On January 5, 2010 Senator Bill Perkins held a public hearing on the Columbia expansion project
The Appellate Division recently rejected the use of eminent domain to take private property for the expansion of Columbia University. The court found that the Empire State Development Corporation violated both state and federal due process clauses in an effort to prevent affected property owners from obtaining necessary information. ESDC’s finding of blight was “bereft of facts” to establish true blight. The ESDC’s determination that the project even has a public use, benefit or civic purpose was also called into question. Most troubling of all was the pattern of collusion between the state and Columbia, a private developer trying to utilize the state’s power of eminent domain to take private property. This was clearly evidenced by the ESDC and Columbia each hiring the exact same consultant to conduct the blight study that served as the rationale for triggering condemnation proceedings.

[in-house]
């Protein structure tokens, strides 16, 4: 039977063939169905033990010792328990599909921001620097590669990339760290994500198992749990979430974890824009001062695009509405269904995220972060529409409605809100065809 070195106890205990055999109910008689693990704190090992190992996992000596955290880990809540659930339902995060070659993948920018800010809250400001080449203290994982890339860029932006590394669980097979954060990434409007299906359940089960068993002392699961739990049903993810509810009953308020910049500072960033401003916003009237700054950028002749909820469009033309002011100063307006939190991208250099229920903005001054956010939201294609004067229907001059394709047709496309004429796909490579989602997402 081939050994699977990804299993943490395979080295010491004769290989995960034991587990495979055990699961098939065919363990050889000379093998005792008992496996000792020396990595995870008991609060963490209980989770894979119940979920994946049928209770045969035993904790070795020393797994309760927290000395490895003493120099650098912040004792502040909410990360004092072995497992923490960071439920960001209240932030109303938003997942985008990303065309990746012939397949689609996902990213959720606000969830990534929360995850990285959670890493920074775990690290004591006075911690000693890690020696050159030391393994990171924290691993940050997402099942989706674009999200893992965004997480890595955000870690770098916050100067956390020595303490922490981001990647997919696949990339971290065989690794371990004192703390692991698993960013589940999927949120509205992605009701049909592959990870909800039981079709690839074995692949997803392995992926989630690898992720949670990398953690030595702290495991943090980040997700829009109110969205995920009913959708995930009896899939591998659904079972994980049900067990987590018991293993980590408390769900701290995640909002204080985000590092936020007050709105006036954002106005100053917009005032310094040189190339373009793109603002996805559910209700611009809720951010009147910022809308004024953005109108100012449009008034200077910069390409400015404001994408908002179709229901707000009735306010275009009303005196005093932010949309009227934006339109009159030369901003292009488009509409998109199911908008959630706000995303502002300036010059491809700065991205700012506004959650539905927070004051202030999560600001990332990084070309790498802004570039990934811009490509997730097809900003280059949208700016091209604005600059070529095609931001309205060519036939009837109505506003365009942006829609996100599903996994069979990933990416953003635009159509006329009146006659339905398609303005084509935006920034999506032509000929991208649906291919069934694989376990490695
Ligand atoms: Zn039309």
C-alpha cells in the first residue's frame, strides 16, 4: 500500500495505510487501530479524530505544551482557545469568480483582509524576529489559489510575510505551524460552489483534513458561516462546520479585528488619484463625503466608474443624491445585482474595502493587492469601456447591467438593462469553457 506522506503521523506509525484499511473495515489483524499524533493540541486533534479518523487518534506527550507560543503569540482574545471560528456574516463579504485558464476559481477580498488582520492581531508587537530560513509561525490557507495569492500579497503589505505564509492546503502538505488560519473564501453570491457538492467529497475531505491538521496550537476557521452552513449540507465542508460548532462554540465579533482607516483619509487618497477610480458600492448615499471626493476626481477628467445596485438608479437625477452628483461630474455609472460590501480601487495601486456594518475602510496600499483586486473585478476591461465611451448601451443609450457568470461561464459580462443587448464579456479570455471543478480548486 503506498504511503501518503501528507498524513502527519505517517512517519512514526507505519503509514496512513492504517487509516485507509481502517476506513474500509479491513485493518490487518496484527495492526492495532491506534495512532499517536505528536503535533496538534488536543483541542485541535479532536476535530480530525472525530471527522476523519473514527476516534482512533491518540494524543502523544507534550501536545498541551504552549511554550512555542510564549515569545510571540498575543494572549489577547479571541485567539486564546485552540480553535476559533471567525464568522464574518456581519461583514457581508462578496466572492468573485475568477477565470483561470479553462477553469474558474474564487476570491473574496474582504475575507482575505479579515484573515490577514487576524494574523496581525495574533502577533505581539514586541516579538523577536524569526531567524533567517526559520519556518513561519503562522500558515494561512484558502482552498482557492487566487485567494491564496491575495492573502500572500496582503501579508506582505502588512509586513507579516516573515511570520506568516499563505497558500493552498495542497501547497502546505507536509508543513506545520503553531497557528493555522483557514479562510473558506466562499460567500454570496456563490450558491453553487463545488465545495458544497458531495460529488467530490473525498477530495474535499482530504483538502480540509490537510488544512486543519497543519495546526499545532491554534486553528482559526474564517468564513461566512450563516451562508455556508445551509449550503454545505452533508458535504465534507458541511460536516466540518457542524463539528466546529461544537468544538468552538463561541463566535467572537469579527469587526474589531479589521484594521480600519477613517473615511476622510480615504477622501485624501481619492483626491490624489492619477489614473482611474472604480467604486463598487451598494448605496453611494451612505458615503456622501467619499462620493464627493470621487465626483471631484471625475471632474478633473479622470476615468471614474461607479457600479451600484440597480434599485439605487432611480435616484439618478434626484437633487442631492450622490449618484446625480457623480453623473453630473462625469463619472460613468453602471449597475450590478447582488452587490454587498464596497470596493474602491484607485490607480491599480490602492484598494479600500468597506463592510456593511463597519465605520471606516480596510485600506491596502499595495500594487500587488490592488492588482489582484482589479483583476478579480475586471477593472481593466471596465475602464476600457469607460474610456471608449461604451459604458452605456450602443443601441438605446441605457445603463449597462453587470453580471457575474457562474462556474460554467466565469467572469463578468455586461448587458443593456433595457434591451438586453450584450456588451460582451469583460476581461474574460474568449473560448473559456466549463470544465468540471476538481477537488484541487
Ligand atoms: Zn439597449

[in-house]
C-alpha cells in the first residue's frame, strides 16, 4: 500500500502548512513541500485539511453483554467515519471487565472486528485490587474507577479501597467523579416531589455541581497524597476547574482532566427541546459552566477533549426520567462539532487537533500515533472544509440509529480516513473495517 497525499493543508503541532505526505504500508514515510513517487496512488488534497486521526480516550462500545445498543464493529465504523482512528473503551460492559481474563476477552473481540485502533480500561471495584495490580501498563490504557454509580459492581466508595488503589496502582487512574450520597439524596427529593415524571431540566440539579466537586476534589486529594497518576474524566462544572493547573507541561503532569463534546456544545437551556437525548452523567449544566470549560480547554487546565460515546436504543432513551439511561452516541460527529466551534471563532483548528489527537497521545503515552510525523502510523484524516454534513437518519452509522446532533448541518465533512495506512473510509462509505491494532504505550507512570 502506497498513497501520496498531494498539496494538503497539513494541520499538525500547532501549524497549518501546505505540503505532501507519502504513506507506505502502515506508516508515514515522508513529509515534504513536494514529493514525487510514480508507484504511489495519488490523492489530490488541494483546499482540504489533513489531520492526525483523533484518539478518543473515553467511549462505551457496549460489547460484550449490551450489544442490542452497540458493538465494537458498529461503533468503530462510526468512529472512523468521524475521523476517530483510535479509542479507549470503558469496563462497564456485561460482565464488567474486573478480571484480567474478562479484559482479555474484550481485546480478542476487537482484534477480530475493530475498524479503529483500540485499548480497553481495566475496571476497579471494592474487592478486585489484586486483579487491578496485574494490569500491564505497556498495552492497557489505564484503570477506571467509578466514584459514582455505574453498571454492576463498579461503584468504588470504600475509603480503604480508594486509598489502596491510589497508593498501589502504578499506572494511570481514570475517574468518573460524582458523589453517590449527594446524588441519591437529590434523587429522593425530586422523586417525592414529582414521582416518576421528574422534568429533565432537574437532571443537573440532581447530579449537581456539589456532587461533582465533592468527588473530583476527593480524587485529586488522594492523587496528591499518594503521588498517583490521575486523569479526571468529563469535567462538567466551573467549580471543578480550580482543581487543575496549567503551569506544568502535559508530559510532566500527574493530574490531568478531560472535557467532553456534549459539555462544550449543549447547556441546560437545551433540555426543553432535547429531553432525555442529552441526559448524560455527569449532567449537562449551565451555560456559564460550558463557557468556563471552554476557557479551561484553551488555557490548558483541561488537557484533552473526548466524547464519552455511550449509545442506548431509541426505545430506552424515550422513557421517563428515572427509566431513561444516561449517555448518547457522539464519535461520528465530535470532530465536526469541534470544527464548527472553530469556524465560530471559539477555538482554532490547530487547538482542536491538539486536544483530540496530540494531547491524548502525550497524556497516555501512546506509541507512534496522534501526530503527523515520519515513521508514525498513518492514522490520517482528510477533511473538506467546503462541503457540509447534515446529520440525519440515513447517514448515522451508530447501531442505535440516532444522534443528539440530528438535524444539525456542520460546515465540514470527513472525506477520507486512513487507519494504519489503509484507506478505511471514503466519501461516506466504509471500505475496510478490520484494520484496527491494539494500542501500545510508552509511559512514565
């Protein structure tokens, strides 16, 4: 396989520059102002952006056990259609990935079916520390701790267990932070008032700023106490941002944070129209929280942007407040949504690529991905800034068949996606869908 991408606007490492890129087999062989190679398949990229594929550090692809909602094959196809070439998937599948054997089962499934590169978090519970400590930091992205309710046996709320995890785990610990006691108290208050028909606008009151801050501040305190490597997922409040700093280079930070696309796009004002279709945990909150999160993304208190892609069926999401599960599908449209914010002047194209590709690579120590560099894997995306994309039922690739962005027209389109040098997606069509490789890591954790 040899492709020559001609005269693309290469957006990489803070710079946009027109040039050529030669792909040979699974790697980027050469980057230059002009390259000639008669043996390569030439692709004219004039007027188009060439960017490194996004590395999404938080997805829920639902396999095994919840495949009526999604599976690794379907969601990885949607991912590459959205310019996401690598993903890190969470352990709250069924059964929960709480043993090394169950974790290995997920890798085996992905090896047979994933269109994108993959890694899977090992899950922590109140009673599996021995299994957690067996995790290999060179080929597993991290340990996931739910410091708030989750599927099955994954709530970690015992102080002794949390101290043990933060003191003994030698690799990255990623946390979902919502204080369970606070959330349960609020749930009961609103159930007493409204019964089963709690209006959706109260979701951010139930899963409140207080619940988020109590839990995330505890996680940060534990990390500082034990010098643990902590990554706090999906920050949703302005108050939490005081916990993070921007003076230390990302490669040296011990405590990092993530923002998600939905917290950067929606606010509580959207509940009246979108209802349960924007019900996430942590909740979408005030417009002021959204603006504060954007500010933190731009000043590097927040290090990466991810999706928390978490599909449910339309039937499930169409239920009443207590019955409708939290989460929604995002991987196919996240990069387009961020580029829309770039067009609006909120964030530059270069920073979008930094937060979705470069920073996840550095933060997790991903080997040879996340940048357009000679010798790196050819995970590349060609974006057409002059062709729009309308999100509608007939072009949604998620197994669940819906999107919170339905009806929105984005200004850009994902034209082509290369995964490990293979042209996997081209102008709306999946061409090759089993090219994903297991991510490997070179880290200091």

The abuse of eminent domain is always troubling. As the Appellate Division noted, “‘few policies have done more to destroy community and opportunity for minorities than eminent domain.’” In fact, the decision indicated that the ESDC’s actions in the Columbia expansion is, “clear evidence of that reality. The unbridled use of eminent domain not only disproportionately affects minority communities, but threatensbasic principles of property contained in the Fifth Amendment.”
During this hearing the Committee inquired into the facts revealed by the ruling and the current status of the Columbia University expansion project. What does the ruling tell us about the eminent domain process? How should the process be reformed? What are the benefits of a moratorium on eminent domain takings pending legislative action? What are the consequences for all stakeholders in this case, not just the litigants, but also the community, displaced tenants and property owners? How will this ruling affect the Community Benefits Agreement?